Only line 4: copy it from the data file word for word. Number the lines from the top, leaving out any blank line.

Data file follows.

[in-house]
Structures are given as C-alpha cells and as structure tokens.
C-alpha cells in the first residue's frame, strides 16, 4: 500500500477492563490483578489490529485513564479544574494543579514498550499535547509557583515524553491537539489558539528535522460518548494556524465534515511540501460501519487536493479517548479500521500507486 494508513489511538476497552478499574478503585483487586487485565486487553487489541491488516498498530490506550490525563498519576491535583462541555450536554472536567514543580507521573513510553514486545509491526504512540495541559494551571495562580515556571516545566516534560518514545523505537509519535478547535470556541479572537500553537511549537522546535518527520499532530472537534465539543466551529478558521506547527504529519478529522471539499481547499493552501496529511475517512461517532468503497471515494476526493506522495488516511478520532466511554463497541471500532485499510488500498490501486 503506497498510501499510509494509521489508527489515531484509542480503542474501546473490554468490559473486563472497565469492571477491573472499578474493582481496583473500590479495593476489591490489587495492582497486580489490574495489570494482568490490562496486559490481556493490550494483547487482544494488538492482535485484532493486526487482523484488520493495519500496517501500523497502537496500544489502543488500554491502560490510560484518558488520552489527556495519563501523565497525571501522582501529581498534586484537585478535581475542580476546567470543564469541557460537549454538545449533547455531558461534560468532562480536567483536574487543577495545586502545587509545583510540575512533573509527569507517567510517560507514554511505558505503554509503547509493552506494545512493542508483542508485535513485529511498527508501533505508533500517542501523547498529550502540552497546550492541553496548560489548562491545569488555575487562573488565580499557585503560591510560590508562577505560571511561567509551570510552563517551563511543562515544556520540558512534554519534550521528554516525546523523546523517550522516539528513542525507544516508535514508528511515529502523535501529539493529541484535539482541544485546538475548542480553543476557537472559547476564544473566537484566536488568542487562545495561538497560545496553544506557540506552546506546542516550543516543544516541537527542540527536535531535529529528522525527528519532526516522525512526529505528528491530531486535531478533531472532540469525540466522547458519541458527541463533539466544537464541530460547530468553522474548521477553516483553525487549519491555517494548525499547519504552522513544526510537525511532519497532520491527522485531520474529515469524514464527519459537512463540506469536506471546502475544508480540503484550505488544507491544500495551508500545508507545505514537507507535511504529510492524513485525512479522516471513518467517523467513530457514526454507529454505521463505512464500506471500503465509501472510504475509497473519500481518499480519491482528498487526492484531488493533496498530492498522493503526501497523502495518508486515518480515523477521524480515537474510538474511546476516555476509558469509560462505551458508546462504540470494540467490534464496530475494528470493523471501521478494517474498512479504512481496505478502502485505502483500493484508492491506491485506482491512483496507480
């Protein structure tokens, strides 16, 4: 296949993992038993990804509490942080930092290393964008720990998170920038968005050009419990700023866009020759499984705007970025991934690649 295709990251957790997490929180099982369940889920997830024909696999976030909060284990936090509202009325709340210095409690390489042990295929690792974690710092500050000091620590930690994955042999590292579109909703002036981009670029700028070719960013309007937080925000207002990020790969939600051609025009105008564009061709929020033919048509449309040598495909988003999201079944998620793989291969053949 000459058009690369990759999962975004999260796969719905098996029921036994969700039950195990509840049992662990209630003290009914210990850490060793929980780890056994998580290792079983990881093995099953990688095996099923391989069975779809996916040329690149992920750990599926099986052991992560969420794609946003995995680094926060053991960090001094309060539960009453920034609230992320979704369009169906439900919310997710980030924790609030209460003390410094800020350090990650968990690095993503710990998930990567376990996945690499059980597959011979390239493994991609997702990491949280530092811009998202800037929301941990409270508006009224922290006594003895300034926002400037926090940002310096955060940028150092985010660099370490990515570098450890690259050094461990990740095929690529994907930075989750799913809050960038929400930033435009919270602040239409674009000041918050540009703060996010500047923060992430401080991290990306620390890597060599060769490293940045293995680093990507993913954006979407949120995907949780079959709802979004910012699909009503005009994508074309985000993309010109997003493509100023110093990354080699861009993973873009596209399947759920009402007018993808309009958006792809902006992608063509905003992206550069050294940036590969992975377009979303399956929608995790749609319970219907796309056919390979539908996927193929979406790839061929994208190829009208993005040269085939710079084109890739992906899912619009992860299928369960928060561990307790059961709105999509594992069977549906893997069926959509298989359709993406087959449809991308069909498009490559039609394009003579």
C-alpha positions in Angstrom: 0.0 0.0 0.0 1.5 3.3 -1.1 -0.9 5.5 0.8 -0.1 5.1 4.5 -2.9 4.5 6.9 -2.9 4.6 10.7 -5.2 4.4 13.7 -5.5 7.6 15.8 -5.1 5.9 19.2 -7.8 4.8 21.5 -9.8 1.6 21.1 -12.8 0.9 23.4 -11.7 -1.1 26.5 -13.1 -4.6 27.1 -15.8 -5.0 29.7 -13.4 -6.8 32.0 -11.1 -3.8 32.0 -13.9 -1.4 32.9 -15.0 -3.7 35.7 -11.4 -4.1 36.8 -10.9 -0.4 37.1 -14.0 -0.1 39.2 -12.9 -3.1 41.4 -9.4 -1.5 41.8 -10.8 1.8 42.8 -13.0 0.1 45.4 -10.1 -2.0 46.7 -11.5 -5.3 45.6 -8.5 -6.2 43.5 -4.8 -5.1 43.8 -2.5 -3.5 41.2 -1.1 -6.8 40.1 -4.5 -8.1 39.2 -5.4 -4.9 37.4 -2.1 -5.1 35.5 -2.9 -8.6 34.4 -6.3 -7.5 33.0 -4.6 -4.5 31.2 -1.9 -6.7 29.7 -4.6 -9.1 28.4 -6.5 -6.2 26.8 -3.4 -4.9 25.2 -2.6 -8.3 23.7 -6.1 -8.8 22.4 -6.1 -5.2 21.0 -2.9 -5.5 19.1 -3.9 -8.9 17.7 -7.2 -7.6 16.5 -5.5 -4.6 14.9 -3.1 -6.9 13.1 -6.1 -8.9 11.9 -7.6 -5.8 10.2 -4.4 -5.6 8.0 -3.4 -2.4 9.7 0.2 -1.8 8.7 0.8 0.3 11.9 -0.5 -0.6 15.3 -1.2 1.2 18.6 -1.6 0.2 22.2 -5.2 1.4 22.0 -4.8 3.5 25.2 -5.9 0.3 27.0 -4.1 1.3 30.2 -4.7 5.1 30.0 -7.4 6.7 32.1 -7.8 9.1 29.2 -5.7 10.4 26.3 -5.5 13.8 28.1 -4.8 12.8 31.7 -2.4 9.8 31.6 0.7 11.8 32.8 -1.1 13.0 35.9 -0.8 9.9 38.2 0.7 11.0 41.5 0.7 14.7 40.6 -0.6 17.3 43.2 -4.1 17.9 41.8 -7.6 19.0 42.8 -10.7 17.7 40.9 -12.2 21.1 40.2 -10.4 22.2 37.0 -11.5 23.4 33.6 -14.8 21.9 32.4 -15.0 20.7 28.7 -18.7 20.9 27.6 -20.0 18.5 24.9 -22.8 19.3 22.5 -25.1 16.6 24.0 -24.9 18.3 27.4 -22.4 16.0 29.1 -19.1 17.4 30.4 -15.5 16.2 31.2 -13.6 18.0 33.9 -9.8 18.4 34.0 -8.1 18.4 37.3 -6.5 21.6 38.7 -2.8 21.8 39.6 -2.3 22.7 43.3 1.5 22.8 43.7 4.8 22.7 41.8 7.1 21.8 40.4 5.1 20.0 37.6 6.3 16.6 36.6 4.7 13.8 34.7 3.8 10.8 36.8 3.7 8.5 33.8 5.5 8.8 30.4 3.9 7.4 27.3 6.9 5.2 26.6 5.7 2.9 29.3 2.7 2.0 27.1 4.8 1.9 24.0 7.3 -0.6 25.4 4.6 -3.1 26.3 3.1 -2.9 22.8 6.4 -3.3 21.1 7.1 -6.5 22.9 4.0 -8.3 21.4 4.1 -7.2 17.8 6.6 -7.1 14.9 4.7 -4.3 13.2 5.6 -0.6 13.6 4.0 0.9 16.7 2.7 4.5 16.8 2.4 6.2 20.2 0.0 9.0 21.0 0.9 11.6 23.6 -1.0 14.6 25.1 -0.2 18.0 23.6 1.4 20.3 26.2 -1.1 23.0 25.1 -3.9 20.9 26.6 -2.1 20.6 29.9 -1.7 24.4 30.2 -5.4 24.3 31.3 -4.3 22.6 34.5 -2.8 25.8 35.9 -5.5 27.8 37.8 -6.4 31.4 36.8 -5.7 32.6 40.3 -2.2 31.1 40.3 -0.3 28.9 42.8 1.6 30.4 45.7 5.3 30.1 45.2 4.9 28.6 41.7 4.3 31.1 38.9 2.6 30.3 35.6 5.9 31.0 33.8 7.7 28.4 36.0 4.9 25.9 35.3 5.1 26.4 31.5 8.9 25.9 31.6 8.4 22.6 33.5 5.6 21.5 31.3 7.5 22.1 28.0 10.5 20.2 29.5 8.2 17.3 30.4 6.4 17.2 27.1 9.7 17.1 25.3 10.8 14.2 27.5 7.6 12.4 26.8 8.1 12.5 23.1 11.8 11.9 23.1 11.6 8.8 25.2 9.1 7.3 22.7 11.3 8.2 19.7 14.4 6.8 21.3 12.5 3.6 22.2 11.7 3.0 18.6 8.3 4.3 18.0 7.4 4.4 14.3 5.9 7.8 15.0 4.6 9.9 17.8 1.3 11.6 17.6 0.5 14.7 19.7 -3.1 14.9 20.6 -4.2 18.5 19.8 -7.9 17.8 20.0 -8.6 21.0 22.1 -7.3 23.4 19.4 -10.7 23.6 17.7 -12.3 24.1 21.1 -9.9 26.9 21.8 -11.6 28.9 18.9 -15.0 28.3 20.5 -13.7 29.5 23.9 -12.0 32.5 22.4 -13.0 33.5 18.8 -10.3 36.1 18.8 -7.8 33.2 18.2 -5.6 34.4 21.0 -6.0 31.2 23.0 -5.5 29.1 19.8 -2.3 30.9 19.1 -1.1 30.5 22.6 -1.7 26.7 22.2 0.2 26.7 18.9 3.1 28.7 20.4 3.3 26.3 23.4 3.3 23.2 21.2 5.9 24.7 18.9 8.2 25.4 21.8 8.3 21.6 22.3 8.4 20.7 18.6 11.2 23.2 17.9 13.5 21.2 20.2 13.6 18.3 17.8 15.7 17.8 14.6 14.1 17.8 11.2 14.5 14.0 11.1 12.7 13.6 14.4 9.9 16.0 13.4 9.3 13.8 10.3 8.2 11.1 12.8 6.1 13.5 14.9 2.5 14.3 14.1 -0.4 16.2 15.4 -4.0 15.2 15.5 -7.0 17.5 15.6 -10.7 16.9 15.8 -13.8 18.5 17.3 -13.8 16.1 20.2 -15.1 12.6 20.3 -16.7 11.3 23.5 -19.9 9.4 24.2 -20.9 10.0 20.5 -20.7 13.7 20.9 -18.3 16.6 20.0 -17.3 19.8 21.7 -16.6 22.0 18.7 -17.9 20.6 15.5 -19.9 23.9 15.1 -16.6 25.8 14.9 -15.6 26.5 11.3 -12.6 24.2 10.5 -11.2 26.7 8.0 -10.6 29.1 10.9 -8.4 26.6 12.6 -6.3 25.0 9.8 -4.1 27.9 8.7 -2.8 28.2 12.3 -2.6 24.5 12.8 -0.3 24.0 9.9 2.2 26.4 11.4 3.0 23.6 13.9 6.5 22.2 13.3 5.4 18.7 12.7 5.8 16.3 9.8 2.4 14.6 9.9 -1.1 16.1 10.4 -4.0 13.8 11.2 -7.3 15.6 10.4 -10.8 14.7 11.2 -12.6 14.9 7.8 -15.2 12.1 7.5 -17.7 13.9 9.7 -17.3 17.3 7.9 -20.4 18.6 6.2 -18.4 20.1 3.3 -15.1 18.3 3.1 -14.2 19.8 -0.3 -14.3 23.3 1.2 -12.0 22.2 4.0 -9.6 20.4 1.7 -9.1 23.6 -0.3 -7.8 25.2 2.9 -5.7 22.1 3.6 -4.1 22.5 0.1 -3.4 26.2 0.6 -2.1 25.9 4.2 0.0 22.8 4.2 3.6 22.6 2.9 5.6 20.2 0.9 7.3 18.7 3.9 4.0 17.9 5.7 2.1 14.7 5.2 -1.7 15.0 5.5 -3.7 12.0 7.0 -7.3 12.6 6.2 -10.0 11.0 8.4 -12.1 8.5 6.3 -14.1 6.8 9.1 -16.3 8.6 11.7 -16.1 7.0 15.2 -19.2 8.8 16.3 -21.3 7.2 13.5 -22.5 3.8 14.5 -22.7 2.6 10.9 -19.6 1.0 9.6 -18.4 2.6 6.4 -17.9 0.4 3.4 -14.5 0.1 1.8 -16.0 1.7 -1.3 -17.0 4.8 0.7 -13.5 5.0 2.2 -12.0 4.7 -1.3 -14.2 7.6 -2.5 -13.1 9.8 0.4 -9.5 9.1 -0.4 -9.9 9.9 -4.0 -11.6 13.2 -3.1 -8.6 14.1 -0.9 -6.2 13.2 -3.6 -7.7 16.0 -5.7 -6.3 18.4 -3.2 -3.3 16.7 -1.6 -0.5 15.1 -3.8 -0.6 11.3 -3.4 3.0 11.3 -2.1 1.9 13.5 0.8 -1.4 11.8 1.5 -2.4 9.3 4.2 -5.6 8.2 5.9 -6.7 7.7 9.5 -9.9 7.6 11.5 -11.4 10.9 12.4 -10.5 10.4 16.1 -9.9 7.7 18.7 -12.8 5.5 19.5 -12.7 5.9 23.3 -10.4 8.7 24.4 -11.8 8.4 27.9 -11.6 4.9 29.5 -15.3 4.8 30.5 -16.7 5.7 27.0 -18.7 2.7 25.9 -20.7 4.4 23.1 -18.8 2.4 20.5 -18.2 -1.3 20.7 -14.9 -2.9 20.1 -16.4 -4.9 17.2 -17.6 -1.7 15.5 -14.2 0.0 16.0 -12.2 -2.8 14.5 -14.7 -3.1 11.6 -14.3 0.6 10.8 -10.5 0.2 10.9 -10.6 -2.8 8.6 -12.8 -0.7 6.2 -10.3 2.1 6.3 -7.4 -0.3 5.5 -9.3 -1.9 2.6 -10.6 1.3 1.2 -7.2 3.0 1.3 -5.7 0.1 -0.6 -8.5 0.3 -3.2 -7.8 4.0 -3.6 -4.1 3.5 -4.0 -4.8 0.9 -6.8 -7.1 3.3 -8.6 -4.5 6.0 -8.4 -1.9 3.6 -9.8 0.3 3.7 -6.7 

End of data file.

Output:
């Protein structure tokens, strides 16, 4: 296949993992038993990804509490942080930092290393964008720990998170920038968005050009419990700023866009020759499984705007970025991934690649 295709990251957790997490929180099982369940889920997830024909696999976030909060284990936090509202009325709340210095409690390489042990295929690792974690710092500050000091620590930690994955042999590292579109909703002036981009670029700028070719960013309007937080925000207002990020790969939600051609025009105008564009061709929020033919048509449309040598495909988003999201079944998620793989291969053949 000459058009690369990759999962975004999260796969719905098996029921036994969700039950195990509840049992662990209630003290009914210990850490060793929980780890056994998580290792079983990881093995099953990688095996099923391989069975779809996916040329690149992920750990599926099986052991992560969420794609946003995995680094926060053991960090001094309060539960009453920034609230992320979704369009169906439900919310997710980030924790609030209460003390410094800020350090990650968990690095993503710990998930990567376990996945690499059980597959011979390239493994991609997702990491949280530092811009998202800037929301941990409270508006009224922290006594003895300034926002400037926090940002310096955060940028150092985010660099370490990515570098450890690259050094461990990740095929690529994907930075989750799913809050960038929400930033435009919270602040239409674009000041918050540009703060996010500047923060992430401080991290990306620390890597060599060769490293940045293995680093990507993913954006979407949120995907949780079959709802979004910012699909009503005009994508074309985000993309010109997003493509100023110093990354080699861009993973873009596209399947759920009402007018993808309009958006792809902006992608063509905003992206550069050294940036590969992975377009979303399956929608995790749609319970219907796309056919390979539908996927193929979406790839061929994208190829009208993005040269085939710079084109890739992906899912619009992860299928369960928060561990307790059961709105999509594992069977549906893997069926959509298989359709993406087959449809991308069909498009490559039609394009003579």